Does your message pass the “soul” test?

Does your message pass the “soul” test?

Over Arianna Huffington’s decades-long career in the public eye, we have mostly seen her as a bold, take-no-prisoners kind of leader with the grit and determination to rise to the top. You may not have connected with her personally, but you respect her gumption and commitment to success.

In Huffington’s latest bestseller, however, Thrive: The Third Metric to Redefining Success and Creating a Life of Well-Being, Wisdom, and Wonder, an entirely different side of the media mogul shines through.

In Thrive we are introduced to a soulful leader passionate about her mighty cause: Measuring success in more than just money and power. We hear her authentic voice as she shares deeply personal stories of her own skin in the game (like when she collapsed and hit her head from exhaustion and lack of sleep) and why it is so important for her to share this message (it was how her mother lived, for one).

In Thrive, Huffington embodies what I call Leading with Soul. By showing her values and her personal investment in her mighty cause, her noble calling, she is building trust and commitment to the ideas she espouses. And more than her already huge following and larger than life public persona, I believe it is Huffington’s “soul” that is driving the success of her new book.

The most frequently asked question I get from top-level leaders is “How can I inspire trust? I tell them it’s about Leading with Soul—meaning what you say and saying something meaningful.

Trust come from being transparent even if—especially if—it exposes your vulnerability. You may think people don’t care what you as a leader feels and that vulnerability is a sign of weakness. But you’re wrong. Passion and skin in the game are what inspires. If you are genuinely committed and personally invested in a cause, then it lowers the bar for the people you lead to get on board.

Does your message pass the “soul” test?

The next time you have to give a speech or a presentation in which you want to inspire your audience, make sure your words have the “soul” factor. Ask yourself:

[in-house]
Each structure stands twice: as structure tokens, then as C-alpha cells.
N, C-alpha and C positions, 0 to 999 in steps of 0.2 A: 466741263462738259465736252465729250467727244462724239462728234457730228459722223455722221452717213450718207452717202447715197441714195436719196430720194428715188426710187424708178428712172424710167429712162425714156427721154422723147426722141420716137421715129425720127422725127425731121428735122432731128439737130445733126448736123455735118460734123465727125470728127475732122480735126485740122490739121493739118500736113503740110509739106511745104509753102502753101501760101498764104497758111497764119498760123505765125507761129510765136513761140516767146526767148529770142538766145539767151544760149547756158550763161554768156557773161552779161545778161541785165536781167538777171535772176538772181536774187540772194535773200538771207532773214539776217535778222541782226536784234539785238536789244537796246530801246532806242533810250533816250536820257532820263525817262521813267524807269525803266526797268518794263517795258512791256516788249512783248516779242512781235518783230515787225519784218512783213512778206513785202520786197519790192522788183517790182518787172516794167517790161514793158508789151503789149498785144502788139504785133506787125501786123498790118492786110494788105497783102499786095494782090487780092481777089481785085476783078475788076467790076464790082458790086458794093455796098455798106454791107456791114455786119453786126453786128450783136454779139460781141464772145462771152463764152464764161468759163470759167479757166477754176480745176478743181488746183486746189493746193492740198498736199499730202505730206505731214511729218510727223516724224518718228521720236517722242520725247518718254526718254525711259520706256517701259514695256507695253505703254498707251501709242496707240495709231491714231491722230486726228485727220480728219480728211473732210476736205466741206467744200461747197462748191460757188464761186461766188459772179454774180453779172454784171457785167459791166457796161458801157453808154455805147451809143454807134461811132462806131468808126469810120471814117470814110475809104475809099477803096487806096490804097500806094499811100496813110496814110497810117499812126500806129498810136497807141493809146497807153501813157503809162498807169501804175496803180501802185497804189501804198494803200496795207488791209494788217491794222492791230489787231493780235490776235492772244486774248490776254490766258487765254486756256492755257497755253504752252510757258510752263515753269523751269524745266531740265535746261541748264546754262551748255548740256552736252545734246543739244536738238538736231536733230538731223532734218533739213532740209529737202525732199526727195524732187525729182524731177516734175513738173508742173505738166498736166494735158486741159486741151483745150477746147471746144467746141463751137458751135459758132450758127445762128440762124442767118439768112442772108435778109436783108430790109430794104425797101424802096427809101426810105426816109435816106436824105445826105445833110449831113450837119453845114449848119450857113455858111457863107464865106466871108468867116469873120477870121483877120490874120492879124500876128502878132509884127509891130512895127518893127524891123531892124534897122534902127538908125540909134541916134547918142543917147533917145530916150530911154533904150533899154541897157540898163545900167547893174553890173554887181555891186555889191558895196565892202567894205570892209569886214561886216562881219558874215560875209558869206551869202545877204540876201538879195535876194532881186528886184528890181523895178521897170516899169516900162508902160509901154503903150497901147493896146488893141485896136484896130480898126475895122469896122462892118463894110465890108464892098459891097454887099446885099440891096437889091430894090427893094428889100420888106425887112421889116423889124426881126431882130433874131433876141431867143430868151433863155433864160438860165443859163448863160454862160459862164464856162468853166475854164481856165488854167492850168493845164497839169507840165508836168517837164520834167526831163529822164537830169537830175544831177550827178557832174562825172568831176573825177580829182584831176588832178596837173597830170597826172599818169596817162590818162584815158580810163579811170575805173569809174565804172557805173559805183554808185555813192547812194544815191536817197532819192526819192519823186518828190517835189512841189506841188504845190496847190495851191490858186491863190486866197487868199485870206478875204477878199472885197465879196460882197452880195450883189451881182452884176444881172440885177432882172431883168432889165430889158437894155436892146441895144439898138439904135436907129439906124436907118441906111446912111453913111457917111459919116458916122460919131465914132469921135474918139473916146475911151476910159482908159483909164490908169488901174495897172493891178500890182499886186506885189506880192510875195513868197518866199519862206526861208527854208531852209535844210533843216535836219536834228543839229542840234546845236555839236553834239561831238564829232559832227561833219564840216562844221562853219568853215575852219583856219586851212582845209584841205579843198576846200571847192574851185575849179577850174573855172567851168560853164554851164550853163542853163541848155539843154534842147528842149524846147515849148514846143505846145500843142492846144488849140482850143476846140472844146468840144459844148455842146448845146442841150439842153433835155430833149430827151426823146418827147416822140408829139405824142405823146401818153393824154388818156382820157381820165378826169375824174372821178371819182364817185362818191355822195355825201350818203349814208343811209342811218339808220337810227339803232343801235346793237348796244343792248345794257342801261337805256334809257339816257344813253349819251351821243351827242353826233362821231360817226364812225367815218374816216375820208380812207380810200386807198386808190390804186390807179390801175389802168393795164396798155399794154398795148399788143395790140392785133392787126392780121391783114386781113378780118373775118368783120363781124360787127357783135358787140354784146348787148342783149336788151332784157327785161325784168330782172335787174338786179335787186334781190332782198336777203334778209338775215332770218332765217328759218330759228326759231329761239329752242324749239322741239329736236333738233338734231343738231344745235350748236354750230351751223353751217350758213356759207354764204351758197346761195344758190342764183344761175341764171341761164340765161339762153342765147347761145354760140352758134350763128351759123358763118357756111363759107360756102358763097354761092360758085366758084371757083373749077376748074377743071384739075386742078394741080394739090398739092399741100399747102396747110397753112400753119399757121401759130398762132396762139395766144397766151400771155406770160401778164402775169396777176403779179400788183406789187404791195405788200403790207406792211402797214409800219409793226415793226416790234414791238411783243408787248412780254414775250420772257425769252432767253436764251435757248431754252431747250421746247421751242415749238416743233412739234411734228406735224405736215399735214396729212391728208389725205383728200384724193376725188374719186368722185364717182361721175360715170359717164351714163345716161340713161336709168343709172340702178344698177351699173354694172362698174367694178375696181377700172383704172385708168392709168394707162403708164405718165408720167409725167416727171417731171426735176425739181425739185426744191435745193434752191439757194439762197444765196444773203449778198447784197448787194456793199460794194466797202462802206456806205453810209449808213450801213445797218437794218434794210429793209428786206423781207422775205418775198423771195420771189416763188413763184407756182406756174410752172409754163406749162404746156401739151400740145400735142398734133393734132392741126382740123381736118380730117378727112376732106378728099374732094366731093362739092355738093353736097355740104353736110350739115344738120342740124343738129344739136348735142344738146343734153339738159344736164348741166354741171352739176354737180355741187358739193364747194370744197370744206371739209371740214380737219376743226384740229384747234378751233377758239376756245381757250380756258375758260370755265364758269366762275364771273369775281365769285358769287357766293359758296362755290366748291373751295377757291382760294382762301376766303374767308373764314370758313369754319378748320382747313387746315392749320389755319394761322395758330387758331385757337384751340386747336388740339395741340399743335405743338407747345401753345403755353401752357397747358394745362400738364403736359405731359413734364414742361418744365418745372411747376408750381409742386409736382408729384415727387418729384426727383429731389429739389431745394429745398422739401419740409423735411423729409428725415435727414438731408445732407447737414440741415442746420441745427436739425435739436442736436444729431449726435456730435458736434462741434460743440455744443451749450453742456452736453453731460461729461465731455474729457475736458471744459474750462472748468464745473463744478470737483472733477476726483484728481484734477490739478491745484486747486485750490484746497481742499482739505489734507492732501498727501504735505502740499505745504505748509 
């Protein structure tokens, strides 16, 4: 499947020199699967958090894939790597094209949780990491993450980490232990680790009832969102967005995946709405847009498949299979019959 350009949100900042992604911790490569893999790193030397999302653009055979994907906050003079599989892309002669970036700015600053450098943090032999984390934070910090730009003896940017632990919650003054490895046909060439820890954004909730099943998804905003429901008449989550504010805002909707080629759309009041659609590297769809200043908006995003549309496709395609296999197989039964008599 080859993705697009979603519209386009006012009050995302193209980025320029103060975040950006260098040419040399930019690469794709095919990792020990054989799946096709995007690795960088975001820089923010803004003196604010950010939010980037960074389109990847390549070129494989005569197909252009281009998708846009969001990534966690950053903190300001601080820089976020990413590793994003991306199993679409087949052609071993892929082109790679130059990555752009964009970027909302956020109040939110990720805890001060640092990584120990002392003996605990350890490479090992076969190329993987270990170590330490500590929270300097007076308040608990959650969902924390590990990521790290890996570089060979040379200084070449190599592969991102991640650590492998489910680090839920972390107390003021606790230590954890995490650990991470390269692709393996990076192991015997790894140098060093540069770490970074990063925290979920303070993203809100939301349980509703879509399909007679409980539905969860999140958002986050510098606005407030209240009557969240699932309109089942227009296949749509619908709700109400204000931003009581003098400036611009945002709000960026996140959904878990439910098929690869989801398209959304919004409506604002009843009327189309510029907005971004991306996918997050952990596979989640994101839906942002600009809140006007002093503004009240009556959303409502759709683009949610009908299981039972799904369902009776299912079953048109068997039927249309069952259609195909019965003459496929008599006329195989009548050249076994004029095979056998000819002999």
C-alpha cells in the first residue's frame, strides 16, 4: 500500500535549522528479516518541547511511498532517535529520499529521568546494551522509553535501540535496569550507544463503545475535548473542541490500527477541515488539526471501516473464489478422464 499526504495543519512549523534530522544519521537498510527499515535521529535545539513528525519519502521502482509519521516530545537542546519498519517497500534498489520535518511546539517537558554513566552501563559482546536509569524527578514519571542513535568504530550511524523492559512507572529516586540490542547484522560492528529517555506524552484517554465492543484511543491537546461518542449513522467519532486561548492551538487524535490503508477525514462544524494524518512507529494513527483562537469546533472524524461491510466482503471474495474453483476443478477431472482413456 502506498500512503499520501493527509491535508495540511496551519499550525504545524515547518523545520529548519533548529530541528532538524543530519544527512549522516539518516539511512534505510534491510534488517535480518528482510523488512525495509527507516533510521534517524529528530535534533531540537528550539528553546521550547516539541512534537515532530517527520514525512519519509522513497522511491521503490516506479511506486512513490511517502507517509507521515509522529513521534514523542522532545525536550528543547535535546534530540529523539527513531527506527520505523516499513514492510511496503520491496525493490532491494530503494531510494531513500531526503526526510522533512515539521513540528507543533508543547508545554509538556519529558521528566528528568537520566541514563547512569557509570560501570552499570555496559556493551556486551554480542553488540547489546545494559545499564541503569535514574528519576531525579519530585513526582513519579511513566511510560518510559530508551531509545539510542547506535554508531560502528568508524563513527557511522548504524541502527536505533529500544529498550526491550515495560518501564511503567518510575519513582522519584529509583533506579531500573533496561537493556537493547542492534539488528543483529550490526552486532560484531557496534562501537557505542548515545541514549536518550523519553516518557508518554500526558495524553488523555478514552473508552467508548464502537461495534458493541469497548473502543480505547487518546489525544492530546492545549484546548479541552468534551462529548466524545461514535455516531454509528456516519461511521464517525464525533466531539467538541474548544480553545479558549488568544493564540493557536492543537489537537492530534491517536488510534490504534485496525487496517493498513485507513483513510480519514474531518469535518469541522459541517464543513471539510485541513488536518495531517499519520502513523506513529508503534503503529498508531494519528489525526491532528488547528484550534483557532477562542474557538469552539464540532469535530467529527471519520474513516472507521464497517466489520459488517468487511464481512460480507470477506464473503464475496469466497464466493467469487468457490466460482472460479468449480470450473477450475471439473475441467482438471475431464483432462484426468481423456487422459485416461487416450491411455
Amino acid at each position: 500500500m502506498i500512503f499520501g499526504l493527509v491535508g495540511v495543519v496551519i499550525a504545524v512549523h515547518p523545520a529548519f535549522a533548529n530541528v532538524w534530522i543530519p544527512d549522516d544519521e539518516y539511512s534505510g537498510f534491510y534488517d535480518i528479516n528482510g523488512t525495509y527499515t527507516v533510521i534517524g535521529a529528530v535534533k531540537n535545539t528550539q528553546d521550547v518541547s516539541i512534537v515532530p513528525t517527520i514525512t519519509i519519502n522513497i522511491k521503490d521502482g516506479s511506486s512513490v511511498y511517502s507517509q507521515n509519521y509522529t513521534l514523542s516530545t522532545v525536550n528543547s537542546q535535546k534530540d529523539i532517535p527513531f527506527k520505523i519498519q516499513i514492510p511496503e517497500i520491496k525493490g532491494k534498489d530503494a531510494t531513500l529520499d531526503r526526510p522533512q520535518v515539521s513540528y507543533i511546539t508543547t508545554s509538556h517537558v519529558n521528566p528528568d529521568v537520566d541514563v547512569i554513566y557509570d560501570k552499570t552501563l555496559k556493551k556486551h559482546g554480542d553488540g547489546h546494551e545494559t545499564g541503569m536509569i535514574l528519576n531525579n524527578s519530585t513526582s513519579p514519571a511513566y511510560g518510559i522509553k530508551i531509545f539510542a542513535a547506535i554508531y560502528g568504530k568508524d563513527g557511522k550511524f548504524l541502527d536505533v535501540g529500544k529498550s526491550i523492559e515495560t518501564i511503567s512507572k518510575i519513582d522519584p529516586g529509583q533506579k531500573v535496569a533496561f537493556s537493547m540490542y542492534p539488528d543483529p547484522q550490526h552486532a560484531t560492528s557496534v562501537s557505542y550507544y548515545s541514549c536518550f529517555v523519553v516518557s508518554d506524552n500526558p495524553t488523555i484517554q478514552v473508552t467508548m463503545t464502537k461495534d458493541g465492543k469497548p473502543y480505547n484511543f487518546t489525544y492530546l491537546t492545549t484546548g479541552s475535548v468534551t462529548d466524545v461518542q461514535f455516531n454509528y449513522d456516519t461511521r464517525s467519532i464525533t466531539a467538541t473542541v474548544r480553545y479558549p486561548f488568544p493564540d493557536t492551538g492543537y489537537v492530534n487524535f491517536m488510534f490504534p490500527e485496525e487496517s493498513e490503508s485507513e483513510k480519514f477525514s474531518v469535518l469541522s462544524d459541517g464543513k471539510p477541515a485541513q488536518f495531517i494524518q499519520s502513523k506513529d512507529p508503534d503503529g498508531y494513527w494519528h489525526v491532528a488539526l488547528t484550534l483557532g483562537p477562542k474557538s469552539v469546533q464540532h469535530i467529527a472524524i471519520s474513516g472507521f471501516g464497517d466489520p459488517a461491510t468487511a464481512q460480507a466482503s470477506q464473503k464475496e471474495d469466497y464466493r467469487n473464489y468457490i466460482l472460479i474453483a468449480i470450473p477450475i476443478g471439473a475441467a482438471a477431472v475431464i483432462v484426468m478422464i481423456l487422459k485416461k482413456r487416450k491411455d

1. What is my vision?

  2. Am I connecting my vision to a mighty cause that resonates with my audience’s values and sense of purpose? (click here to read more about finding your mighty cause)

  3. Am I being transparent about my motives and intentions?

  4. Am I showing my willingness to make sacrifices to make it happen?

  5. Am I explaining how my audience will benefit from pursuing the vision?

Pro tip: Make sure to use the personal pronoun “I” whenever you want to inspire. Remember, soulful leadership is about meaning what you say. Using “I” opens a window into the soul and shows that you are owning your words and your message.  


Dr. Kathy Cramer has written seven best-selling books including Change The Way You See Everything, which started the ABT Global Movement. Her latest book, Lead Positive shows leaders how to increase their effectiveness through her revolutionary yet refreshing simple mindset management process, Asset-Based Thinking. Download her Speaker Kit here.

To read more of Kathy’s thought leadership, visit and Follow Kathy on Twitter at @drkathycramer. 

About the Author

Kathy Cramer, Ph.D.

Kathy Cramer, Ph.D. was the founder and managing partner of The Cramer Institute and the author of Lead Positive: What Highly Effective Leaders See, Say, and Do.

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